Mikelle Moore has been a part of Intermountain Healthcare’s leadership team for over 20 years. In April 2017, Mikelle joined the Executive Leadership Team and serves as Senior Vice President and Chief Community Health Officer. In this role, Mikelle leads system-wide prevention and community health improvement efforts insupport of Intermountain’s mission of helping people live the healthiest lives possible. Prior to this role, Mikelle served as Vice President of Community Benefit. Mikelle also serves as President of the Intermountain Community Care Foundation and Intermountain Accountable Care Board of Managers.
Previously, Mikelle served as the Administrator of Intermountain’s LDS Hospital from 2004 to 2011. She joined Intermountain as an Administrative Fellow in 1998 after working in a provider-owned health plan and at the Mayo Clinic in Arizona. Mikelle earned her Master of Business Administration and Master of Health Services Administration degrees from Arizona State University and her Bachelor of Physiology degree from the University of Arizona.
Mikelle is a certified Fellow in the American College of Healthcare Executives. She is active in numerous community organizations, and currently serves on the boards of Shelter the Homeless, United Way of Salt Lake, and Envision Utah. Mikelle also serves on a number of advisory boards and councils throught the community, including the State of Utah’s Health Disparities Advisory Council, the Governor’s Youth Suicide Prevention Taskforce, and the Salt Lake City Homeless Commission.
On November 12, Mikelle will be recognized by the Salt Lake Chamber as a 2019 Pathfinder at the Women & Business Conference and ATHENA Awards Luncheon. This award is given to community leaders who “create new paths” and promote the development and recognition of women in business.
Here are three questions to get to know Mikelle a little bit better:
- What is your most rewarding professional experience?I love the work that I’m doing now to improve health in the community. If I had to choose an experience outside of the work I am currently doing, it would be during my time as 13th (and first female) Administrator of LDS Hospital. With the opening of Intermountain Medical Center, LDS Hospital transitioned from Intermountain’s flagship, Trauma 1 facility to a community hospital that serves the needs of metro Salt Lake City.I had the opportunity to lead multiple teams of medical staff, healthcare leaders, and frontline caregivers, through the experience of redefining delivery of care during this transition to ensure patients received the same quality of care as before.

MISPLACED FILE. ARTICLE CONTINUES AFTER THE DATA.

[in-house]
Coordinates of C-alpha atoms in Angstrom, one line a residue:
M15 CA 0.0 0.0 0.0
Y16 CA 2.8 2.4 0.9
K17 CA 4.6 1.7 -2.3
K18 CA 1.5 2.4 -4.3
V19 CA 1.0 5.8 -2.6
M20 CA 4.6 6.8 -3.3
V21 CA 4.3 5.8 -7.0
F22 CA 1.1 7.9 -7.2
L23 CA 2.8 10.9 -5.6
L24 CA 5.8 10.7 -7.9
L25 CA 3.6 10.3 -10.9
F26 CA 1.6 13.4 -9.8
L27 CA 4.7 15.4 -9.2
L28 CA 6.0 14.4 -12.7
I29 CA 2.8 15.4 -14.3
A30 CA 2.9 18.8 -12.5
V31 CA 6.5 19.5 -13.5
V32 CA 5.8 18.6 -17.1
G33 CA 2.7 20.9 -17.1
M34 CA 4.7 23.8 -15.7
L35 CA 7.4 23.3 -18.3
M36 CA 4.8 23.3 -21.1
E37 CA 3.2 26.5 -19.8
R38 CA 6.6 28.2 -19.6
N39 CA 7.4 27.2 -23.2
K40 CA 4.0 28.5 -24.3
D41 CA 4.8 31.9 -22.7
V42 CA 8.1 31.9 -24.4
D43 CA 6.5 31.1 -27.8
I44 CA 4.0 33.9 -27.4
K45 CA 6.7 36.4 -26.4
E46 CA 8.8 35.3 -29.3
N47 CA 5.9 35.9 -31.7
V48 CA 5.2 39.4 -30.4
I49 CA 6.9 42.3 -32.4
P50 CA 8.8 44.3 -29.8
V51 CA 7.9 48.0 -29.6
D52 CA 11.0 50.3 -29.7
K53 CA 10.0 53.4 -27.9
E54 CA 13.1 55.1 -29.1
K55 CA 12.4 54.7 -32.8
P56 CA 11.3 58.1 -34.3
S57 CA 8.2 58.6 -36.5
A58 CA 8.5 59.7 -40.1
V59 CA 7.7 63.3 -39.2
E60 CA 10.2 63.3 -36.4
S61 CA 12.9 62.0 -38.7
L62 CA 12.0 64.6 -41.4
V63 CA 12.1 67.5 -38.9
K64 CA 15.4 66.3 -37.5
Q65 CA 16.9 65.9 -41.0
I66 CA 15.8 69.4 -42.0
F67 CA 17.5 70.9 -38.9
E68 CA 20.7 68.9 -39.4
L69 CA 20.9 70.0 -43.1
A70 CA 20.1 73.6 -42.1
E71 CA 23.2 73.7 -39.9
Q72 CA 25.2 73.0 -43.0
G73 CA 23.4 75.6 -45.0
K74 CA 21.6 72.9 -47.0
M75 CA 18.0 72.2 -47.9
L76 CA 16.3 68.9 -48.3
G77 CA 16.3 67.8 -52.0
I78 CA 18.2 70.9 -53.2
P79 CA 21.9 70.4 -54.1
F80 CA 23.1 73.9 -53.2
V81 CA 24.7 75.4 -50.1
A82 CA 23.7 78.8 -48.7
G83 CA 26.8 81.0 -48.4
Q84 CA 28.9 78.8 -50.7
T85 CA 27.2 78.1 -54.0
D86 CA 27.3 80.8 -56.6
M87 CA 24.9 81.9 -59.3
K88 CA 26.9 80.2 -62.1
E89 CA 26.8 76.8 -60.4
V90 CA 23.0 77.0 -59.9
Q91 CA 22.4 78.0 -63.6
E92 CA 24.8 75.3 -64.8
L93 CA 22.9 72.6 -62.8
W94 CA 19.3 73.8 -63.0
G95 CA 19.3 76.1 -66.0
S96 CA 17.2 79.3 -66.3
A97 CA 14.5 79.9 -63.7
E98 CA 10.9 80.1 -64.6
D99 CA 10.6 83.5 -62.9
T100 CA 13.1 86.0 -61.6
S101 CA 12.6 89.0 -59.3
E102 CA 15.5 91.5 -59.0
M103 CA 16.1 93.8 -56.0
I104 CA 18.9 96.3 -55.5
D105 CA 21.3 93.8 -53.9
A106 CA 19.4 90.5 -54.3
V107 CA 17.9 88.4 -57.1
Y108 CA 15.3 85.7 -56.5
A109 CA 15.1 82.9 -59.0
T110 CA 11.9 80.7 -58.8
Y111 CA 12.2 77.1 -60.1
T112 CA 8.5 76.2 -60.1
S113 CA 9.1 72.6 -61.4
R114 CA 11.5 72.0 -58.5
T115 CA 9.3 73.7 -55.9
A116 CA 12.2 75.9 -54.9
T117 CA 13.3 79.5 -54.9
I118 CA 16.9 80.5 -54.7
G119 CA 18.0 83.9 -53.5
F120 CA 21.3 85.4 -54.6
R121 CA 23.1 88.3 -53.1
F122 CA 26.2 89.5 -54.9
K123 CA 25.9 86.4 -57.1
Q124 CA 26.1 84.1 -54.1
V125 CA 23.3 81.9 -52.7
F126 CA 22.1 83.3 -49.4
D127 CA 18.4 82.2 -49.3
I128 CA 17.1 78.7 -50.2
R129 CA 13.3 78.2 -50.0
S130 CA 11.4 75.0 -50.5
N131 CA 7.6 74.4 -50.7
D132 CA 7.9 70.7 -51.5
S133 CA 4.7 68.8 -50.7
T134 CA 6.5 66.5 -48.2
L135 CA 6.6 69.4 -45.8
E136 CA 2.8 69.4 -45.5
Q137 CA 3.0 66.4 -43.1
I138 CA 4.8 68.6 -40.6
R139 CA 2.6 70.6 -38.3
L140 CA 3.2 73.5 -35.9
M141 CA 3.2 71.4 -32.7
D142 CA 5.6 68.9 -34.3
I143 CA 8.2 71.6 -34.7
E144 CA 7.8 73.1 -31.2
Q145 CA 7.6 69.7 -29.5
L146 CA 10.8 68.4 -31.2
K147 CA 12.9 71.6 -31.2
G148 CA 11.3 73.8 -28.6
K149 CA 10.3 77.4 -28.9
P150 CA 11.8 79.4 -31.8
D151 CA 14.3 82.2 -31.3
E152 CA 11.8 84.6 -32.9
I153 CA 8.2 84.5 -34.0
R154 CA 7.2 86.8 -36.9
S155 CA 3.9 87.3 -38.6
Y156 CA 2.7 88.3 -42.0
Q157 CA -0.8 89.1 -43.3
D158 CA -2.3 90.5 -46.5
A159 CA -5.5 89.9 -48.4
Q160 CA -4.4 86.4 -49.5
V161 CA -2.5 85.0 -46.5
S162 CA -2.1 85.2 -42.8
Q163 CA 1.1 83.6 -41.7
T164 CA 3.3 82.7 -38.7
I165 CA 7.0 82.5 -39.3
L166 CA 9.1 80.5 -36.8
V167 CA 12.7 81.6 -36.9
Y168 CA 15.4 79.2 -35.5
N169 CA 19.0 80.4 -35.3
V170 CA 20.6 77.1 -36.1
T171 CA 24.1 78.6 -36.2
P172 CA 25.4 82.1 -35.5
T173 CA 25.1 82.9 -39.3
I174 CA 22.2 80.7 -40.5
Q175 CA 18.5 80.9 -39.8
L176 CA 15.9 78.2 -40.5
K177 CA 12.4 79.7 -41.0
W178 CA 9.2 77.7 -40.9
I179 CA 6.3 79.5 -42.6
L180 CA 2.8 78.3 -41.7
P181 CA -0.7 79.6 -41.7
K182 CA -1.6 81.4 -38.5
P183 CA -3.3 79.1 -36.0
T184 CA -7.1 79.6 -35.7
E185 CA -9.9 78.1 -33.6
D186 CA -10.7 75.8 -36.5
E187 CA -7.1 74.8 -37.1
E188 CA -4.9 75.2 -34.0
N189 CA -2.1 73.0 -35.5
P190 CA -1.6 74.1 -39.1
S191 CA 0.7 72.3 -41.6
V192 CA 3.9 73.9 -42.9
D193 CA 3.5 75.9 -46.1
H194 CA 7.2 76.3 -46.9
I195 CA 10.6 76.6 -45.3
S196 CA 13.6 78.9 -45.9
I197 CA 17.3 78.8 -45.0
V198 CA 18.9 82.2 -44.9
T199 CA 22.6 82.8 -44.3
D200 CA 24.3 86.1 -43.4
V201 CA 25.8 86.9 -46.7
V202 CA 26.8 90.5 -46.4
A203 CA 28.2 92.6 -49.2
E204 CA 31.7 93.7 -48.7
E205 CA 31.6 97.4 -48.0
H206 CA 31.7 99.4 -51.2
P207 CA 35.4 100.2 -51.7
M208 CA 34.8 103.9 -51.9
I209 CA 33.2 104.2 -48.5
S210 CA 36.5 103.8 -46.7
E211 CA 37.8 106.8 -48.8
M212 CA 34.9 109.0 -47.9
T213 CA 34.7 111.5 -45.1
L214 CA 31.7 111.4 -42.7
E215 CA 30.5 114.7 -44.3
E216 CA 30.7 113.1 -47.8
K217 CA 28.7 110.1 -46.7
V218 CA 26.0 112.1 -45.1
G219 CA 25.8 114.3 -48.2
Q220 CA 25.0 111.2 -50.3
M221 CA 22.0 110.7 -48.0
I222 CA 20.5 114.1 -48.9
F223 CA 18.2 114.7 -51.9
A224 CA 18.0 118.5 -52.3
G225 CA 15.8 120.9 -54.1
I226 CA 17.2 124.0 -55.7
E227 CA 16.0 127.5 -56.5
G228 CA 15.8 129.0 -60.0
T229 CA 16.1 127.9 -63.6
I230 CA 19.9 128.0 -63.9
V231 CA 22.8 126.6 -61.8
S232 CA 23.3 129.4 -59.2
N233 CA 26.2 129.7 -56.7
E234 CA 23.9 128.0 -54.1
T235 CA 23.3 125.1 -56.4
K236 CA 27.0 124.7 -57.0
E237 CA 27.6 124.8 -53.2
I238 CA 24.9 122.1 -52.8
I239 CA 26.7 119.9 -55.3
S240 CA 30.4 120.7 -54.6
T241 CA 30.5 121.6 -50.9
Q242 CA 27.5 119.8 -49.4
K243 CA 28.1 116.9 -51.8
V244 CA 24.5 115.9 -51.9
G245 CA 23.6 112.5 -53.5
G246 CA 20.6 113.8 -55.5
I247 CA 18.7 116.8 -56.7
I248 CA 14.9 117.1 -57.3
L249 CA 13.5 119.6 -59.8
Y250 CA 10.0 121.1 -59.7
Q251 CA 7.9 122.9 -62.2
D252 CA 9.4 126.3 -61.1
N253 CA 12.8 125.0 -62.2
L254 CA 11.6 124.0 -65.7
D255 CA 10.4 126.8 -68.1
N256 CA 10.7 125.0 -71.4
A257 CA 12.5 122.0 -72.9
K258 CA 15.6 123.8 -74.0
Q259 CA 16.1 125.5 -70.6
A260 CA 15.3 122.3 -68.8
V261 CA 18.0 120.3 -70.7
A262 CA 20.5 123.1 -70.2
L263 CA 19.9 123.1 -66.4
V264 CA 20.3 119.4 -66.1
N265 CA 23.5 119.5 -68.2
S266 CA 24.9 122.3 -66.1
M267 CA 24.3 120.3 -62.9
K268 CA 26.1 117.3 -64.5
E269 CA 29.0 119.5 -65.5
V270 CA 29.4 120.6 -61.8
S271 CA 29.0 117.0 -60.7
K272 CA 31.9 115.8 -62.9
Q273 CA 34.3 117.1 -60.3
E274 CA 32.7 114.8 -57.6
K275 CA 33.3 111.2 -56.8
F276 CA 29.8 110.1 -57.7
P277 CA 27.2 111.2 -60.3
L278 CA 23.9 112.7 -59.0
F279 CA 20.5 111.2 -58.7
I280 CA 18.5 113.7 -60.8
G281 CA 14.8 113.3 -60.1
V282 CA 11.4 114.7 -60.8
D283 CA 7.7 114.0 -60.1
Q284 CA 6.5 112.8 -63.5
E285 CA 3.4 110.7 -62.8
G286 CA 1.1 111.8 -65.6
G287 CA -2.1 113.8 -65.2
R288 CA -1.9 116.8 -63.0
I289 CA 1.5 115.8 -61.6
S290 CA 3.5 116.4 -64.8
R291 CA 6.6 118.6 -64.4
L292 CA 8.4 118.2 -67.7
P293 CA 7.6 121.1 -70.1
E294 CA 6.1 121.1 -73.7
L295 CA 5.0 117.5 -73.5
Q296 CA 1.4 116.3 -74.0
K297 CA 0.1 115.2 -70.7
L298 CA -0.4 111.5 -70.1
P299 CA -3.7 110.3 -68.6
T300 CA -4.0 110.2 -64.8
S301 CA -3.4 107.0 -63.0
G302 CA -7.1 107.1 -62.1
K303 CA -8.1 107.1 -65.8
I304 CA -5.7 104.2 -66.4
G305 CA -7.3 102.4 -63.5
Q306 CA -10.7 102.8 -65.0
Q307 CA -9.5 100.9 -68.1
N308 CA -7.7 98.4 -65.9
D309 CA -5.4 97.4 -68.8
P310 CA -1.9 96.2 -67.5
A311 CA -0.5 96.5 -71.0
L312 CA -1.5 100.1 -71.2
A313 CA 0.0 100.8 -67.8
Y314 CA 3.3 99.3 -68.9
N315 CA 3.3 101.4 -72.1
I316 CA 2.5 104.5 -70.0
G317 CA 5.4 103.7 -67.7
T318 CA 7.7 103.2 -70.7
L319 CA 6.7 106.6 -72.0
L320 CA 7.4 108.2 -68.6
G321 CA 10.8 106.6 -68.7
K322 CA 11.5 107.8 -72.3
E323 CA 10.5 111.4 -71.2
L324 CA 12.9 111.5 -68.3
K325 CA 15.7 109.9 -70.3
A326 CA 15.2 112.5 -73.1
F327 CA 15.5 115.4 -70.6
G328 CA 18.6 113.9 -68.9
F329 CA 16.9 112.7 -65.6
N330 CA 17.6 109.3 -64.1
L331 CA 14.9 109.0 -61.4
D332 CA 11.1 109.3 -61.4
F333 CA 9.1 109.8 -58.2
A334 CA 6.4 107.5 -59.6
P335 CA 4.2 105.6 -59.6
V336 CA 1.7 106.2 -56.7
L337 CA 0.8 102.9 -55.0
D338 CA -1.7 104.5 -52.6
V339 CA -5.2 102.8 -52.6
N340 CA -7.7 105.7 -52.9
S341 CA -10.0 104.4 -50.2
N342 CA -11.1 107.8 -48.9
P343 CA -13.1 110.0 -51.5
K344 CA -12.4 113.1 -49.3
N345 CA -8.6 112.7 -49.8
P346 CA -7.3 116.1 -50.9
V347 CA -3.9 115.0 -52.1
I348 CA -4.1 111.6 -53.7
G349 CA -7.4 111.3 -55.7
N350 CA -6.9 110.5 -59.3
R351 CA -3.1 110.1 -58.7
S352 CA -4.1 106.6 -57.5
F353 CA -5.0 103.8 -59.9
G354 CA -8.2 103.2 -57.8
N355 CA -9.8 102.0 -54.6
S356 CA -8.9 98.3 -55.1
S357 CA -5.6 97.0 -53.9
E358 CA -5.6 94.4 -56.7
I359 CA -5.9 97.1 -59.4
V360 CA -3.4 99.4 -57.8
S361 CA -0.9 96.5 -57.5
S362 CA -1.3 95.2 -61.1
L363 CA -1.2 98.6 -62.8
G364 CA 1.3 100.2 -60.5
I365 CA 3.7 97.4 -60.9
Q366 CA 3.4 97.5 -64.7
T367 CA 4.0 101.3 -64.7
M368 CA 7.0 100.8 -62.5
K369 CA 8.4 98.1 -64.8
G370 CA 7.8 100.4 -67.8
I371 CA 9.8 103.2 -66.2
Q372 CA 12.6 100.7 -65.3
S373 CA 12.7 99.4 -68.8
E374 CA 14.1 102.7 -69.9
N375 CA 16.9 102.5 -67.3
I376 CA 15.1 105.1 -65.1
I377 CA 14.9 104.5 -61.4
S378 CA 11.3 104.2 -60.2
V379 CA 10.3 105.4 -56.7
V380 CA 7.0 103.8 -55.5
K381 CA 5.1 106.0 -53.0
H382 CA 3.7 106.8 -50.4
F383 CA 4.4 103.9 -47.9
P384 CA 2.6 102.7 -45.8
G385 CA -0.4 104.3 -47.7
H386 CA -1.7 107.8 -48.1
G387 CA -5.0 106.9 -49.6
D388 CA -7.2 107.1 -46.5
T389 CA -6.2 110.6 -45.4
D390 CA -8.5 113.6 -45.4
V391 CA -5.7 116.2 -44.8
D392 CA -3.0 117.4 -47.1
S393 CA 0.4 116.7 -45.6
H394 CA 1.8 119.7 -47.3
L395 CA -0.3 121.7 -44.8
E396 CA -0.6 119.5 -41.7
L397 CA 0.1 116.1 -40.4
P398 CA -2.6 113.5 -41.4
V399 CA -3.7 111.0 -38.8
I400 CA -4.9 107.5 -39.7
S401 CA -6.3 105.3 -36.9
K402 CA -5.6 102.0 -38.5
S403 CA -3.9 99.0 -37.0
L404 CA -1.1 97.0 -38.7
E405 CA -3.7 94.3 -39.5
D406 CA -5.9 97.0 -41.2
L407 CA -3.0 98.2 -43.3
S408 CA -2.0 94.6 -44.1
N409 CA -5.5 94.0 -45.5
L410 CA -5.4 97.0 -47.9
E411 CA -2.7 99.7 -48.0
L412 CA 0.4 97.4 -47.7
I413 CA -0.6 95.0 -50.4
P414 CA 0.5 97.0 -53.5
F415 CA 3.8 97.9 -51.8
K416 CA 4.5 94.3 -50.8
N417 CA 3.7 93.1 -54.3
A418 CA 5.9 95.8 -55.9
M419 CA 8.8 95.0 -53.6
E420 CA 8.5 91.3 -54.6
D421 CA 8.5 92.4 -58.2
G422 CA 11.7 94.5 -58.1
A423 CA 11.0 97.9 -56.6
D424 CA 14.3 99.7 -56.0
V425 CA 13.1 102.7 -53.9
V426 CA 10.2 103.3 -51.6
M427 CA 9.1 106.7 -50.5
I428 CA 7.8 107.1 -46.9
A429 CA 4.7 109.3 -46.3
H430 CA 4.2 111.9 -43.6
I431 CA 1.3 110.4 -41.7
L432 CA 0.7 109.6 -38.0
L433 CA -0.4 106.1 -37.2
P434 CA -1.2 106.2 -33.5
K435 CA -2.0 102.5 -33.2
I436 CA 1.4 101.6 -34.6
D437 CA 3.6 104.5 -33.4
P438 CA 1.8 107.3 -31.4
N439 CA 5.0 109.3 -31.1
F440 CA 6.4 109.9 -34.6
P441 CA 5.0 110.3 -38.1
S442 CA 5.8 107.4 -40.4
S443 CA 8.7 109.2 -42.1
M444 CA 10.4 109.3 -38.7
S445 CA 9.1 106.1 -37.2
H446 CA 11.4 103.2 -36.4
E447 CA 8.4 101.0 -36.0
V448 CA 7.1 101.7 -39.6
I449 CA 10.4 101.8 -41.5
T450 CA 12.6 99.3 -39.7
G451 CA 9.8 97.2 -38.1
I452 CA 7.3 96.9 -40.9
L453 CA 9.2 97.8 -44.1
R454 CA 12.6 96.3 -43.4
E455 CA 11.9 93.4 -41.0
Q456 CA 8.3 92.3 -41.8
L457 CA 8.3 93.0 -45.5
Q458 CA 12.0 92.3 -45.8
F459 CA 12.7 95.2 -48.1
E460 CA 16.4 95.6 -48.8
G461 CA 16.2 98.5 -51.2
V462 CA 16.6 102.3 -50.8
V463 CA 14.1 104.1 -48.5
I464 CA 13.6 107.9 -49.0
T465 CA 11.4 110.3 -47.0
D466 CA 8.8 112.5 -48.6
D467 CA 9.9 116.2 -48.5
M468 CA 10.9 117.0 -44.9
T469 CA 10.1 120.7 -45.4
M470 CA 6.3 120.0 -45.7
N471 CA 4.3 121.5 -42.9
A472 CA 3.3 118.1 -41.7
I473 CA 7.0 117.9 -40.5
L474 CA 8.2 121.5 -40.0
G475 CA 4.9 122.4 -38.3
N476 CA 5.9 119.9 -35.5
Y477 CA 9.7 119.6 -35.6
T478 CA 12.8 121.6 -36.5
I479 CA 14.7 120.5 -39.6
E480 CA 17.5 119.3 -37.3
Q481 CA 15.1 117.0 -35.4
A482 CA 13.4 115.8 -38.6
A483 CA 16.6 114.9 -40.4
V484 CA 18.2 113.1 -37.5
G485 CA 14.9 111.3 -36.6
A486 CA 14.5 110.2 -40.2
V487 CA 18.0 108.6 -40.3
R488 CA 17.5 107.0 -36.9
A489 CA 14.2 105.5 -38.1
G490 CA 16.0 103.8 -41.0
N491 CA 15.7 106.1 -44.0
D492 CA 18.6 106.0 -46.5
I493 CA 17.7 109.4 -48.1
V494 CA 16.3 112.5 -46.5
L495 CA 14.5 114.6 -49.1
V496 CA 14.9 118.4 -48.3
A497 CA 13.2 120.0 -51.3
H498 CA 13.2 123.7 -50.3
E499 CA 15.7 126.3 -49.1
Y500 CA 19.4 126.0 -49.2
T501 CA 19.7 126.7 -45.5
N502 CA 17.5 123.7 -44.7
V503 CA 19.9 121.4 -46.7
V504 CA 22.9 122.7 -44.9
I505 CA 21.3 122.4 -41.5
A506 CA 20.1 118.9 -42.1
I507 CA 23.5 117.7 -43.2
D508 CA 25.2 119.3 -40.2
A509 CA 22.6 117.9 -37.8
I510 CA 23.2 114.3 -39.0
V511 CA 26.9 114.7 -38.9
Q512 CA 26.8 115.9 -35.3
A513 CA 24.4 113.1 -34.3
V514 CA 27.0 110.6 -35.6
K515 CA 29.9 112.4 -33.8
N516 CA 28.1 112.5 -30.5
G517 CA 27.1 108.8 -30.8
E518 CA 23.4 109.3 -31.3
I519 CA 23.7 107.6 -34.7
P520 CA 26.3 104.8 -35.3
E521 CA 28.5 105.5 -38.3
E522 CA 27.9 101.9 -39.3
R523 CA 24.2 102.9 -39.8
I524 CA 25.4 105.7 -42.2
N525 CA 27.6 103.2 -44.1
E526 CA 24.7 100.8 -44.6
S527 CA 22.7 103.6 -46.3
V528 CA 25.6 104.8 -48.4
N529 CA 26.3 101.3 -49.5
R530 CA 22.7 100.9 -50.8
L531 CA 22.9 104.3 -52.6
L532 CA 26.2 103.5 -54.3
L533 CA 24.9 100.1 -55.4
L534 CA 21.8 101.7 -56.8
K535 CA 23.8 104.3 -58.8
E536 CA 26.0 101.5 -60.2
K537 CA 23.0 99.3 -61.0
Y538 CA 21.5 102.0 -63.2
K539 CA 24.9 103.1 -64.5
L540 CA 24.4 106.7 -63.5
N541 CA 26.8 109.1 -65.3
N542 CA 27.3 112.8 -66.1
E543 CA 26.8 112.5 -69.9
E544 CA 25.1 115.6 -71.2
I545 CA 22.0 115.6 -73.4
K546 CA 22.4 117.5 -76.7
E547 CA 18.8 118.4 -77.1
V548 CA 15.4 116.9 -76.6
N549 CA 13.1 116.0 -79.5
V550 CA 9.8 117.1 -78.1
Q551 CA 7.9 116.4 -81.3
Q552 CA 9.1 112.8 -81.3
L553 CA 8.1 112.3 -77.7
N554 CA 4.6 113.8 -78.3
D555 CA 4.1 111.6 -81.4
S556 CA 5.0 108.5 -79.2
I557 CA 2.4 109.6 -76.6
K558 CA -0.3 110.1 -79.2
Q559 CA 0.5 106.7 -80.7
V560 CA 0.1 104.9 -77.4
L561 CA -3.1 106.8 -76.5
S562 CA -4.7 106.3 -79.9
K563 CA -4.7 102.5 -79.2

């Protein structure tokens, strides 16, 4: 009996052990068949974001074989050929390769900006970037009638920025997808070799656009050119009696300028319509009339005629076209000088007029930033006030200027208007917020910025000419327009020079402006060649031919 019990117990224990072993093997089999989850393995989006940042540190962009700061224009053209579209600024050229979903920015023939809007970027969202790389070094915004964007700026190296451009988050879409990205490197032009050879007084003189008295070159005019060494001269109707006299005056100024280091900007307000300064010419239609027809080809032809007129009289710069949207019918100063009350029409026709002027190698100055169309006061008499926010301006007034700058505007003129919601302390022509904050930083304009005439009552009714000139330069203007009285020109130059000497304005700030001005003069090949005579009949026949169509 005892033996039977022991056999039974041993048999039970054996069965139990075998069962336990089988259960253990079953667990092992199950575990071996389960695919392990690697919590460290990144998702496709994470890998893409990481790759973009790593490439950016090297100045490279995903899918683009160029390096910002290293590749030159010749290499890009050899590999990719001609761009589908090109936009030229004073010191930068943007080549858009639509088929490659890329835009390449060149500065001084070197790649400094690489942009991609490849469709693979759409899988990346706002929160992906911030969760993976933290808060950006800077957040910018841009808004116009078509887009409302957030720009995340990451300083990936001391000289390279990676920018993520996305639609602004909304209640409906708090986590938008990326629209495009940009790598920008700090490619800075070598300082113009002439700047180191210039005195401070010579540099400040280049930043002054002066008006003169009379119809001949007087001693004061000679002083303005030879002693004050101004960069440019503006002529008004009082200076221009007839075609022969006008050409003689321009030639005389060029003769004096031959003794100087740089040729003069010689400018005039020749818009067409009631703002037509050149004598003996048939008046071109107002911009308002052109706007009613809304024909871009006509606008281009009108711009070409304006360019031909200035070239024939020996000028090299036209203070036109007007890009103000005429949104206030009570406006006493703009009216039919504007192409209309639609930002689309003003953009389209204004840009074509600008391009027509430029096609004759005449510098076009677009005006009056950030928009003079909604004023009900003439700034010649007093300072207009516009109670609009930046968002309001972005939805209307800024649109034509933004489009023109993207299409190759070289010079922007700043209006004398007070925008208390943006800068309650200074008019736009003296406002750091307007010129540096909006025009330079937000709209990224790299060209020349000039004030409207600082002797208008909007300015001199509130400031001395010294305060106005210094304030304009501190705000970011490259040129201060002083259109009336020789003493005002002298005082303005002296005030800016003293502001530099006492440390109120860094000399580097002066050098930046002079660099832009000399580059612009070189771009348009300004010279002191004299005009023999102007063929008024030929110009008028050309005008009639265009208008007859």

- What do you see as the biggest challenge women face in business today?I believe women are enjoying many successes, however there are still challenges. Women are contributing more than ever in all aspects of the community, in professional and business environments, as well as in civil and political realms, despite unequal pay and disparities in each of these environments.There tends to be a conflict between the desire to bring one’s whole self to work and ensuring perceived professional contributions. Some believe that certain aspects of femininity might not serve them well in professional environments, but at the same time want to be an advocate for ideals, recognizing the ways they may be perceived, and balance that as they fulfill their professional goals.
- What does your organization do to support women face in business today?Intermountain Healthcare’s overall caregiver population is more than 70% female. We are proud to create many job opportunities for women in all aspects of healthcare, yet recognize that like other industries, there are fewer women in higher ranks of management, medical leadership, and board members. We are embracing this very directly by providing leadership training programs focused on identifying women with potential and desire for leadership.I currently serve as an executive sponsor for our Women in Leadership program. We also have a Women in Analytics and Women in Medicine caregiver resource groups. Both groups and the program help to develop and inspire women to advance their careers and to be successful in bringing their whole selves to work.